The 40-strong SOUNDS OF BLACKNESS are storming the charts and proving that not all the music of the mainstream is godless hedonism. The group gave an in-depth interview to Jan Willem Vink.
Their World Cup record with Daryl Hall is high in the pop charts, their current album 'Africa To America' has gained huge acclaim from public and critics alike and their concert performances are worldwide sell-outs. Sounds Of Blackness are on a roll which no one, least of all the 40-strong Minneapolis-based group, have expected. But Sounds Of Blackness are no ordinary gospel ensemble. Their repertoire takes in songs of faith new and old (with plenty of traditional spirituals) while their successful musical association with hot R&B producers Jam and Lewis, have pushed back the musical boundaries of black choir music. Sounds Of Blackness have brought house rhythms and raps into the traditional choir language of call-and-response excitement and soulful lead singers able to re-invent top lines into pyrotechnic extravaganzas of grace notes, slurs, hollers, growls and octave leaps.
On a lightning visit to Holland, I was able to speak at length to Sounds Of Blackness' director Gary Hines and the group's mighty lead singer Anne Nesby.
I understand you've been the director of the choir, since 1971.
(Gary) "We're not a choir, we're actually a musical ensemble because we do theatrical presentations and a lot of different productions. Yes, I've been director since 1971."
Can you tell something about how the musical ensemble came together?
(Gary) "In 1969 at a private college in Minnesota, called McAllister College, a gentleman named Russel Knighton, who is still a member of the group, started an organisation called the McAllister College Black Choir that was a choir of 80 voices. In 1971 the gentleman who was conducting the group transferred to another campus out of state. They were in need of a director and they approached yours truly. I was extremely honoured because even back then they were very excellent. The vision that the Lord gave me for the group was to establish it as a black music ensemble that performed the full range of African American music to tell the entire story of our people through music. And we needed a name that would fit a repertoire that included all styles of African American music. Then we came up with the name Sounds Of Blackness and we've been that way since 1971."
Have you been a member of the ensemble all the way from the beginning?
(Anne) "I've been a member of this ensemble since 1988. My sister had been a member for 10 years, along with my nephew who is a drummer for the Sounds Of Blackness. I came in to visit on a Thanksgiving Holiday. I've known Gary, the director for years; he had family ties through our churches. They were in the process of rehearsing for one of the productions, The Night Before Christmas', and I was just returning from some theatrical work off Broadway in the States and I came in the play at that time. And then Gary offered me another part in another production, 'Evolution Of Gospel', which was the music for Martin Luther King, dedicated to him on his birthday, after which I knew that this would be the best of both worlds for me because I had the singing and theatrical part of the group and the rest was history."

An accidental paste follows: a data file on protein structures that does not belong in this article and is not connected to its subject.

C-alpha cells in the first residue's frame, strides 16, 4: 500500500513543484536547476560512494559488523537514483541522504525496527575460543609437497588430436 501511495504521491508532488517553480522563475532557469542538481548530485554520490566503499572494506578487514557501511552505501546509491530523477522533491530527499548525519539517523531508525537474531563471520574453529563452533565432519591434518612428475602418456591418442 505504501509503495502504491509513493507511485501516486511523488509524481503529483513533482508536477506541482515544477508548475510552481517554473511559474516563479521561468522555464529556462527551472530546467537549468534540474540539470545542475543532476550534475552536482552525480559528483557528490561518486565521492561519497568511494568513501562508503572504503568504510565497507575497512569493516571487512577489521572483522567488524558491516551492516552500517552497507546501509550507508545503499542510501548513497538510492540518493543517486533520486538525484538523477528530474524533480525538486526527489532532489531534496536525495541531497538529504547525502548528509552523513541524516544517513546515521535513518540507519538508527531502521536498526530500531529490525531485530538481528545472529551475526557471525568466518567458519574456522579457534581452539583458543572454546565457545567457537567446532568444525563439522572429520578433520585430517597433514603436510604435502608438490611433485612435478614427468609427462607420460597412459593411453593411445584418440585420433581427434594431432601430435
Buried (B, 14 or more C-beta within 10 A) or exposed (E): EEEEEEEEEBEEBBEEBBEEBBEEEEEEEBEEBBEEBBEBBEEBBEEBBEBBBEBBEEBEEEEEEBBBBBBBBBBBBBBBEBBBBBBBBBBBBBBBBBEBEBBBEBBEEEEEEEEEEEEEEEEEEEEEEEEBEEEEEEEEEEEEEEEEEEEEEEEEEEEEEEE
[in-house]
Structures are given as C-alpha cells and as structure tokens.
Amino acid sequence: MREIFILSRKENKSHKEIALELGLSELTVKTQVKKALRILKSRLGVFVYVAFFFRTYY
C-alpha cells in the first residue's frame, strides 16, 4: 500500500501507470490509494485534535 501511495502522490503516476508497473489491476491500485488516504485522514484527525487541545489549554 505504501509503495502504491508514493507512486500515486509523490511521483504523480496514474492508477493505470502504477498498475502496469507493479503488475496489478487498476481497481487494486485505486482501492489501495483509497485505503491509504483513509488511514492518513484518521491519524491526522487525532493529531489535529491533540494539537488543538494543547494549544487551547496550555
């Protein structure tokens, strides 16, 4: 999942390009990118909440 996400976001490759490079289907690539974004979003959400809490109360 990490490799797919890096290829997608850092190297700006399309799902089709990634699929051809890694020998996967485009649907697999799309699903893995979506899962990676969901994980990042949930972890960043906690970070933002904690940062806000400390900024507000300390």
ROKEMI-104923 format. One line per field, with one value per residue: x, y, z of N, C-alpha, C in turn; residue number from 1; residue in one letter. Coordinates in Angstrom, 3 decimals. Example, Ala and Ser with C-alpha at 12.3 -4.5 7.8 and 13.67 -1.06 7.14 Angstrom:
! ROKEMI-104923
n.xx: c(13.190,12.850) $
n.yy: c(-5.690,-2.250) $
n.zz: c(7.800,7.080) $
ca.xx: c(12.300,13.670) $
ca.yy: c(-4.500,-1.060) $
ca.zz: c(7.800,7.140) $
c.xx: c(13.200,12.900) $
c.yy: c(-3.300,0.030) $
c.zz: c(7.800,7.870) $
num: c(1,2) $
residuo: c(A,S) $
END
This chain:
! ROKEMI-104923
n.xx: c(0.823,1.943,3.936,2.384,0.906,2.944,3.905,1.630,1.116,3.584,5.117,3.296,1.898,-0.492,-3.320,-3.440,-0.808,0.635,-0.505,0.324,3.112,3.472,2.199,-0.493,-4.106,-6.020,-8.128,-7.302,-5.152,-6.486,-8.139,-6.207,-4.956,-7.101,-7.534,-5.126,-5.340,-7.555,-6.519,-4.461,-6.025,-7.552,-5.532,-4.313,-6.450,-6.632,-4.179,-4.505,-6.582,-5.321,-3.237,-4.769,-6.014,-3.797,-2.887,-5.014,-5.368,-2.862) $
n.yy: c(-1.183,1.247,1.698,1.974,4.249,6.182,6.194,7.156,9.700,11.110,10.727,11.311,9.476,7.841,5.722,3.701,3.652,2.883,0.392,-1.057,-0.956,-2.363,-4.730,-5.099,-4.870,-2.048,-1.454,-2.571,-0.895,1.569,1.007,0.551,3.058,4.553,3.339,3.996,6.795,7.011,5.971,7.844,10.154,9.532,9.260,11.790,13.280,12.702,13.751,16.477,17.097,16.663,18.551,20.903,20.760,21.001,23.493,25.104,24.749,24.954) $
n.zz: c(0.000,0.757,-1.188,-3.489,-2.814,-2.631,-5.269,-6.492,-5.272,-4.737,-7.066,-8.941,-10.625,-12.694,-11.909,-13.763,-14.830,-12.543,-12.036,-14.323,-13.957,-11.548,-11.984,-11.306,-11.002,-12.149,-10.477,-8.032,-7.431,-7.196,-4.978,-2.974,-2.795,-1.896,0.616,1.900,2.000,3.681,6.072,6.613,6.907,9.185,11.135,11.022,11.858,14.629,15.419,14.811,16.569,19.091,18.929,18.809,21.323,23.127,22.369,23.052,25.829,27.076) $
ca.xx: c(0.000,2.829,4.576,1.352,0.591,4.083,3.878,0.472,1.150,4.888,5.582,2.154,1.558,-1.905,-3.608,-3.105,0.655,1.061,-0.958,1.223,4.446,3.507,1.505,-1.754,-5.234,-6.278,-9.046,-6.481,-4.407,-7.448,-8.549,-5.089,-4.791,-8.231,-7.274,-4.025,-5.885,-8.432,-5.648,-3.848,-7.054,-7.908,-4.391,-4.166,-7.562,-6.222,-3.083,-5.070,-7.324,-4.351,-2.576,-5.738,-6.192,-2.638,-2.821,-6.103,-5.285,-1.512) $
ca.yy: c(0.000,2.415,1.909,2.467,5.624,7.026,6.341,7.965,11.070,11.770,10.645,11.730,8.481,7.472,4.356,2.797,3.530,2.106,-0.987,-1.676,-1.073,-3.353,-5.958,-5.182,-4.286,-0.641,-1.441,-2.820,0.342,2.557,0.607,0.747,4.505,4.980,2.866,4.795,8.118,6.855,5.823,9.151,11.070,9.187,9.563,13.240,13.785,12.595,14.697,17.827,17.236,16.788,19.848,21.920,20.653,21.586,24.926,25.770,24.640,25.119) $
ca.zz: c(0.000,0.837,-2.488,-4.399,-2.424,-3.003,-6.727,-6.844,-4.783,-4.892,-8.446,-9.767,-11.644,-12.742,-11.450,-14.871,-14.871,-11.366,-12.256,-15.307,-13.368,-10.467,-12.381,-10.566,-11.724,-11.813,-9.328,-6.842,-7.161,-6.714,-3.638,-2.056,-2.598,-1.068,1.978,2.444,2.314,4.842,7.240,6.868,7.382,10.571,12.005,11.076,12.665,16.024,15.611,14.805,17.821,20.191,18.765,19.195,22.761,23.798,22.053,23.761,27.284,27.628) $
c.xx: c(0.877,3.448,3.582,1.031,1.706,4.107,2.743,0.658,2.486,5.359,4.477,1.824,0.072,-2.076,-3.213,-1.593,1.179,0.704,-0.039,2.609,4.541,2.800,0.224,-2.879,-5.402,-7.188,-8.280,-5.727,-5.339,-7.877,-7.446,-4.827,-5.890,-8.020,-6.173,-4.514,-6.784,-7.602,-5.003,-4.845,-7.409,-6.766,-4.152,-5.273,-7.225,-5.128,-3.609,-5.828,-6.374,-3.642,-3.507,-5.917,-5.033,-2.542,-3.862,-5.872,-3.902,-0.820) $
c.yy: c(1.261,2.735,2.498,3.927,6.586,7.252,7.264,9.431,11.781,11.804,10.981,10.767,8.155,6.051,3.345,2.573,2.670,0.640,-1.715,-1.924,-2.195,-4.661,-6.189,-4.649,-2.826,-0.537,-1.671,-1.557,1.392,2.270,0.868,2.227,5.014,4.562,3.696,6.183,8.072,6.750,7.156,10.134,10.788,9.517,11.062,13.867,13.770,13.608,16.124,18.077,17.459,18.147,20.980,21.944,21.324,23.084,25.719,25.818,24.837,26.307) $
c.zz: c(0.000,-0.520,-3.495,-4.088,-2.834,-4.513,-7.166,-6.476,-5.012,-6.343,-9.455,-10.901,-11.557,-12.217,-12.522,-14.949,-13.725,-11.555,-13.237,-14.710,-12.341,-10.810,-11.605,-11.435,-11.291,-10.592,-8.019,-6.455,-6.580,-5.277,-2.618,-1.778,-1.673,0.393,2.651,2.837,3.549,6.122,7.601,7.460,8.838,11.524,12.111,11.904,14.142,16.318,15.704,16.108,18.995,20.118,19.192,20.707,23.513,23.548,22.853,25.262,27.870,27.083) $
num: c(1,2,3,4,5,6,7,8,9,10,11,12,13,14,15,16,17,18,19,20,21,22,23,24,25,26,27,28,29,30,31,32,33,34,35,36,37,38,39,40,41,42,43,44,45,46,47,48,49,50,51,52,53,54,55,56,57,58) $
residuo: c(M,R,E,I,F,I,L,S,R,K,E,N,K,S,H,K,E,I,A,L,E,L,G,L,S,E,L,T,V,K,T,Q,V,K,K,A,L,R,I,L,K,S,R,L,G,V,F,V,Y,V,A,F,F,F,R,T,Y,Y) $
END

So can you tell something about the concept of the Sounds Of Blackness?
(Gary) "The concept and goal of the Sounds Of Blackness is to glorify God and to uplift people of all nationalities through the music of the African American experience; gospel, jazz, spirituals, blues, rock 'n' roll, rhythm and blues, ragtime, hip-hop, worksongs, field holler, all of those styles in music, which have evolved - which is why our first album was called Evolution Of Gospel' - through the experience of African American people all the way from West Africa to the shores of North America, 400 years of experience there. All of those styles of music tell a story, and they tell us the testimony of a people through a culture, by their spirit and faith and musically throughout our history, so we try to give homage to all those styles of music with the Sounds Of Blackness."
I think many people would primarily see you as a gospel choir, although you don't agree with that. How come you decided to make that transformation from a gospel choir to one that conveyed the whole sweep of African American history?
(Gary) "Well, even from the beginning as the McAllister College Black Choir, it really was not a gospel choir at the time. You have to remember it was the late sixties and most of the McAllister College Choir's repertoire was freedom songs and black awareness songs. They did do some gospel and spirituals, but the mood of the times really had an emphasis on identity and positive images and that was reflected in their dress and the music and the plays that they put on. Also at that same college there was a group called Black Arts Midwest and they put on a number of plays that were basically culturally and historically and politically oriented. When I came on as their director, I didn't change them from being a gospel choir, because at the time they were still being very historically and culturally conscious. And what we did was just trying to broaden the scope of that by doing more different styles of black music but always very God-centred. Because we believe that the different musics that we have developed as a people are all a gift of God and all tell the story of what he's done for us."
So your music is definitely spiritual.
(Gary) "We believe, all styles of African American music are spiritual, are God centred, because that's been our legacy always from West Africa, God was never separated from any part of life or any part of music, so whether we're the blues or jazz - people like Duke Ellington, Leontine Price or Mahalia Jackson it is all about giving the glory to God."